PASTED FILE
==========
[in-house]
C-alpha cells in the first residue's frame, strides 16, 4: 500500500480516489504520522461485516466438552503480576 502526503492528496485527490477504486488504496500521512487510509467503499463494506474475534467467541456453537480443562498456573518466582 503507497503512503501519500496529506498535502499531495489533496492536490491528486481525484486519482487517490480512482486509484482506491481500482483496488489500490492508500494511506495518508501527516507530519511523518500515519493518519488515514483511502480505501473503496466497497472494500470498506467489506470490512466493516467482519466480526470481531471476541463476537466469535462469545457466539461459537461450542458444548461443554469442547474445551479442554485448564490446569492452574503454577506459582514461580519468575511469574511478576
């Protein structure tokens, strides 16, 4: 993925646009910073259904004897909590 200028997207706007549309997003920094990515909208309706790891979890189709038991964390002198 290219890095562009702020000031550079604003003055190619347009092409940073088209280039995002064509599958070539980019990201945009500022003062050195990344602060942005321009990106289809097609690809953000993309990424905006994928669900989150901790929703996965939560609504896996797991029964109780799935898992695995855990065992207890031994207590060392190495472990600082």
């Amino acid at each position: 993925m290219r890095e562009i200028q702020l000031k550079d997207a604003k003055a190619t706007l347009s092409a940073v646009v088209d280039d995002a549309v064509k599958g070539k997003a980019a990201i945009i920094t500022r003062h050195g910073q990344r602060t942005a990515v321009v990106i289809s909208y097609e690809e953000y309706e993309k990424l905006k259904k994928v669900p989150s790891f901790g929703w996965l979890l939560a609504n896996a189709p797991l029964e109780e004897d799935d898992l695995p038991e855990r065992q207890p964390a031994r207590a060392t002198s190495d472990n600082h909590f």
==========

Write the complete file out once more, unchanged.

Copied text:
[in-house]
C-alpha cells in the first residue's frame, strides 16, 4: 500500500480516489504520522461485516466438552503480576 502526503492528496485527490477504486488504496500521512487510509467503499463494506474475534467467541456453537480443562498456573518466582 503507497503512503501519500496529506498535502499531495489533496492536490491528486481525484486519482487517490480512482486509484482506491481500482483496488489500490492508500494511506495518508501527516507530519511523518500515519493518519488515514483511502480505501473503496466497497472494500470498506467489506470490512466493516467482519466480526470481531471476541463476537466469535462469545457466539461459537461450542458444548461443554469442547474445551479442554485448564490446569492452574503454577506459582514461580519468575511469574511478576
């Protein structure tokens, strides 16, 4: 993925646009910073259904004897909590 200028997207706007549309997003920094990515909208309706790891979890189709038991964390002198 290219890095562009702020000031550079604003003055190619347009092409940073088209280039995002064509599958070539980019990201945009500022003062050195990344602060942005321009990106289809097609690809953000993309990424905006994928669900989150901790929703996965939560609504896996797991029964109780799935898992695995855990065992207890031994207590060392190495472990600082």
């Amino acid at each position: 993925m290219r890095e562009i200028q702020l000031k550079d997207a604003k003055a190619t706007l347009s092409a940073v646009v088209d280039d995002a549309v064509k599958g070539k997003a980019a990201i945009i920094t500022r003062h050195g910073q990344r602060t942005a990515v321009v990106i289809s909208y097609e690809e953000y309706e993309k990424l905006k259904k994928v669900p989150s790891f901790g929703w996965l979890l939560a609504n896996a189709p797991l029964e109780e004897d799935d898992l695995p038991e855990r065992q207890p964390a031994r207590a060392t002198s190495d472990n600082h909590f």